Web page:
Turning the tide: An insider’s take on the future of newspapers

In 1995, I became an employee of Southam Inc, Canada’s largest publisher of daily newspapers.  At the time, newspapers were at the peak of their performance.  Having a printing press was a license to print money.  The internet was far from mainstream.  In fact, it was mostly the past time of scientists, researchers, and geeks like myself.  Sixteen years later, everything has changed.  The internet is now the defacto source for information of all sorts, including news.  Meanwhile, newspaper readership and revenue is continually on a steep decline.  What the hell happened?

If you ask the industry experts, you’ll like receive a number of unique opinions on the matter.  Some will go on about the real-time nature of the web vs. the “Yesterday’s News, Today!” model of print.  They’ll point out trends like the social nature of the web or the transformation of young people’s reading habits.  Others may agonize over how newspapers gave away all their content for free in the early days and how that model has now come back to bite them in the ass.  Some may claim it’s the natural evolution of journalism and that newspapers (for the most part) were caught flat-footed, with neither the will nor the ability to evolve with it.

If you think we as an industry can’t agree as to the nature of the problem, then it should come as no surprise our inability to agree on the solution.  For those feeling that their content is devalued, erecting a pay-wall may seem like one of the most obvious choices.  They feel their content is worth something, so it seems obvious to them that consumers would agree and be more than willing to pay for access to that content.  Others stand starkly opposed to this plan of attack, and see any obstruction as an affront to the spirit of the internet.  Many of these same people  are concentrating their efforts solely on the digital side,  abandoning the print business,or at the very least putting it on life support.   Regardless of what you believe the solution is, the one thing I think we can all agree upon is that change is required.  The status quo is neither acceptable nor is it viable.

Having lived and worked through most of this upheaval, I feel I have a little bit of authority on the matter myself.  (And even if I didn’t, that hasn’t stopped me before.)

For me, there are bits of truth that can be found throughout all of these lively discussions. Over the course of the next couple weeks, I’m planning on writing a series of posts about this very topic.  Starting with a look back at what went wrong, I’ll then give you my perception of the current state of the industry, and then conclude with a proposal for a new model.  Topics will include the following:

I’m not going to pretend I have THE answer.  From what I see, no one does.  Places like the New York Times and The Guardian may have bits of pieces, but I don’t think anyone would or should claim to have it all figured out.  In fact, there’s even a possibility that no-one ever will.  Perhaps the industry will in fact become obsolete and die, just as some of the most radical of the prophets have predicted.  But I don’t think so.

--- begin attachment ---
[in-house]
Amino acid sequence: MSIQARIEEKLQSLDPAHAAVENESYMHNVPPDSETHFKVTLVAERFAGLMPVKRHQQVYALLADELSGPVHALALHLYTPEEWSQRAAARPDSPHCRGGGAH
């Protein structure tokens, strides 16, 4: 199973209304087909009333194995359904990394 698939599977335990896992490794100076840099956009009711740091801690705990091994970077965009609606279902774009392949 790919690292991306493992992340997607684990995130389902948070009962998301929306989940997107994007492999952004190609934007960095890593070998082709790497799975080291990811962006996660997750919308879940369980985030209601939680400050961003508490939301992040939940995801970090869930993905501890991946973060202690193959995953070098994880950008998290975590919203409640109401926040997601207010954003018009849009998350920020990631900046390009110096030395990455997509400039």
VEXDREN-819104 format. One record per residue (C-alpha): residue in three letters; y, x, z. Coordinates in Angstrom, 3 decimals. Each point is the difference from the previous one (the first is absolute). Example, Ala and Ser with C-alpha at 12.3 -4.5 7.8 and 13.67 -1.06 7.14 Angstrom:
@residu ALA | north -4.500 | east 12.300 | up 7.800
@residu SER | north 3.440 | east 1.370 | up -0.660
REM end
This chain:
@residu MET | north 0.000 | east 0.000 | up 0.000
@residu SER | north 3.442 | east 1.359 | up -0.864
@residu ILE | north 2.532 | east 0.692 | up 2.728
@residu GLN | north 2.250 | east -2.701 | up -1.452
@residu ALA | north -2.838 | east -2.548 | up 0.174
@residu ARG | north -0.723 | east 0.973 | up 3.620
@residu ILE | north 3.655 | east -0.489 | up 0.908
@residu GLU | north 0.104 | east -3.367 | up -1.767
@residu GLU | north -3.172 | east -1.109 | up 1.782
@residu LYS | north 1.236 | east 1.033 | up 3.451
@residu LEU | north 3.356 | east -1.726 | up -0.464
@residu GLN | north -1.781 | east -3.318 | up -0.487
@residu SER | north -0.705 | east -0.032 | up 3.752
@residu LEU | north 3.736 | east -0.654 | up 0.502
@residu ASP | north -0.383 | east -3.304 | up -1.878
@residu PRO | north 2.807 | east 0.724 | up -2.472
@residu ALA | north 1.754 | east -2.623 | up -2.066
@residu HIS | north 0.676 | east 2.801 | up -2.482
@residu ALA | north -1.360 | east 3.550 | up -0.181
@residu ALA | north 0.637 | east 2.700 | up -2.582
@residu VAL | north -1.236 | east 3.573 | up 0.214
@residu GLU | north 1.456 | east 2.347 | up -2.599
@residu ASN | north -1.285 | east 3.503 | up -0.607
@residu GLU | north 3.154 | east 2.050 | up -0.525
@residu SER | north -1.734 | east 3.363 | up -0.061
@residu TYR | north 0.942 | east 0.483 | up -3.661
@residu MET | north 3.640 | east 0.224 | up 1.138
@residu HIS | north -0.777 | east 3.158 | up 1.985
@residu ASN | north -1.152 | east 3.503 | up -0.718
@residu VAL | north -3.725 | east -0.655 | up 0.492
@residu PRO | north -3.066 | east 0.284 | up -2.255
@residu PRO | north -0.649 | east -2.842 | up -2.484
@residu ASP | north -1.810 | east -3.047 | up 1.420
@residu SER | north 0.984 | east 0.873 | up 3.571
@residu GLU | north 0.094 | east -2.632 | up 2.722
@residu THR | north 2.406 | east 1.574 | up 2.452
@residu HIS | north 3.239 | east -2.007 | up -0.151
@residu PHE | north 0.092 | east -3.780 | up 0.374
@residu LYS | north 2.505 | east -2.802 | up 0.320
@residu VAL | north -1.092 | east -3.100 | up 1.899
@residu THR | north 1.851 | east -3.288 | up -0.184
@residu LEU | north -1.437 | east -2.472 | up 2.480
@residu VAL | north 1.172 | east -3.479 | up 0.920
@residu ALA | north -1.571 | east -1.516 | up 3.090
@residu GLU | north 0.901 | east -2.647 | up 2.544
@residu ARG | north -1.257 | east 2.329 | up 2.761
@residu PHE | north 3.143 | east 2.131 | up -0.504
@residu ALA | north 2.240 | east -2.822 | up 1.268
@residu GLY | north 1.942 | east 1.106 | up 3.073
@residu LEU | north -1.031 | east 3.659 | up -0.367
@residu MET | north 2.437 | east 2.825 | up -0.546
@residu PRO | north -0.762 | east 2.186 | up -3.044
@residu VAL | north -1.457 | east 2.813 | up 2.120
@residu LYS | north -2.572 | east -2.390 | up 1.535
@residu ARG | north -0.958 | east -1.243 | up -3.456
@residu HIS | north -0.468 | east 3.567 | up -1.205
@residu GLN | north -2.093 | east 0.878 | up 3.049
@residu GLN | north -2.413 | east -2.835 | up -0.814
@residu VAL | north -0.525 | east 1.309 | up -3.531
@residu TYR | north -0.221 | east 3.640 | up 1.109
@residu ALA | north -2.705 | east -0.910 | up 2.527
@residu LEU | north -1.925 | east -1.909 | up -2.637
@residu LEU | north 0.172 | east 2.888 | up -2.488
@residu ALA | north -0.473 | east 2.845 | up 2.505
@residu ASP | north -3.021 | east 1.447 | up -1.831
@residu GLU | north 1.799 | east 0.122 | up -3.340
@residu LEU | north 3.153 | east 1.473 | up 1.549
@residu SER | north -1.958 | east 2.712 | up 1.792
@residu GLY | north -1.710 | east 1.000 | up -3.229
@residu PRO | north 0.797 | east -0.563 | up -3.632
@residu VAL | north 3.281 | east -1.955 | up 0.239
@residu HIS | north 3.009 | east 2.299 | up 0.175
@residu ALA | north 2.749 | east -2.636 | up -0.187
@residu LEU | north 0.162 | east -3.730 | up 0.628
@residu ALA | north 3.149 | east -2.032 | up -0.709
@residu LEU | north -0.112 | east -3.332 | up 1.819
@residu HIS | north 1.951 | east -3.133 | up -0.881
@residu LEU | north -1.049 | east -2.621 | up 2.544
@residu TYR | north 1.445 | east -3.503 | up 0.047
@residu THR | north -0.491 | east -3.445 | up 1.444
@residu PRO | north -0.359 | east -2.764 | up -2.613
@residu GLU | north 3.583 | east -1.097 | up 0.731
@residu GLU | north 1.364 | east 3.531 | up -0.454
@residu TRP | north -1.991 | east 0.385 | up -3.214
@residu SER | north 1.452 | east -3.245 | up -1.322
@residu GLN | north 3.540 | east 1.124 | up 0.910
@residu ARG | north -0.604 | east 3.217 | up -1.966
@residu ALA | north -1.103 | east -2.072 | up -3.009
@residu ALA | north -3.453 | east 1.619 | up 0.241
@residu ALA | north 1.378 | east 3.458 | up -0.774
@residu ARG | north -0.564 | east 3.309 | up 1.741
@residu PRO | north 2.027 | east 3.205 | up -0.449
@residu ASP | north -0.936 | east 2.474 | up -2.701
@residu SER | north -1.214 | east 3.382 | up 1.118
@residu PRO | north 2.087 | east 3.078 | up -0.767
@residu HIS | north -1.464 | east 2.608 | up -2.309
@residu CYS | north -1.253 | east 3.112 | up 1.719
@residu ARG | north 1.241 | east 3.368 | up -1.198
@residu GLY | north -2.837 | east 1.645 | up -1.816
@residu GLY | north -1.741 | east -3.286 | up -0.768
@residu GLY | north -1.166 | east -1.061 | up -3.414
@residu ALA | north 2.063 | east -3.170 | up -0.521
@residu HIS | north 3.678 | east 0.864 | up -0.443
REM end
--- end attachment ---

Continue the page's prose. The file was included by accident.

So why now you ask?  Fair question.  The answer is somewhat simplistic.  I believe that newspapers can not only survive, but thrive in this new digital era.  That’s why I took on this new role in the first place.  Through this series, I’m hoping to play my small part in transforming this industry, or at the very least, have an open and honest discussion about it.

It’s somewhat fitting that I’ve decided to publish the first post of the series on Halloween.  I don’t pretend to be in the same league as Eric S. Raymond, but I do see a lot similarities between the decline of Microsoft and that of the newspapers.  So perhaps this series will be our version of the infamous Halloween Documents.

Throughout this series, I would love to have your feedback.  There is a chance that I’ll be labeled as nut bar, a heretic, an insubordinate, a clueless fiend, or all of the above.  And you know what?  I’m ok with that.  Whether you think I may be somewhat right or dead wrong, please feel free to engage me in this healthy debate.  So go ahead, let me have it.  I have a thick skin.  But whatever you do, if you care at all about the topic at hand, don’t just idly pass by.

So, with that, let’s put on our seat belts and see where this goes.

5 thoughts on “Turning the tide: An insider’s take on the future of newspapers”

  1. Looking forward to this series, Ed. Especially curious to hear about your “holy trinity”.

    One question for you at this point: do you think that paywalls have any place in the new revenue models, or should it be removed entirely?

    1. I’m certainly going to address paywalls as it’s a hot topic again. The short answer is that I’m not convinced they are the answer, and that they do more harm then good. There are certain scenarios where I think they could be viable, but not for general news.

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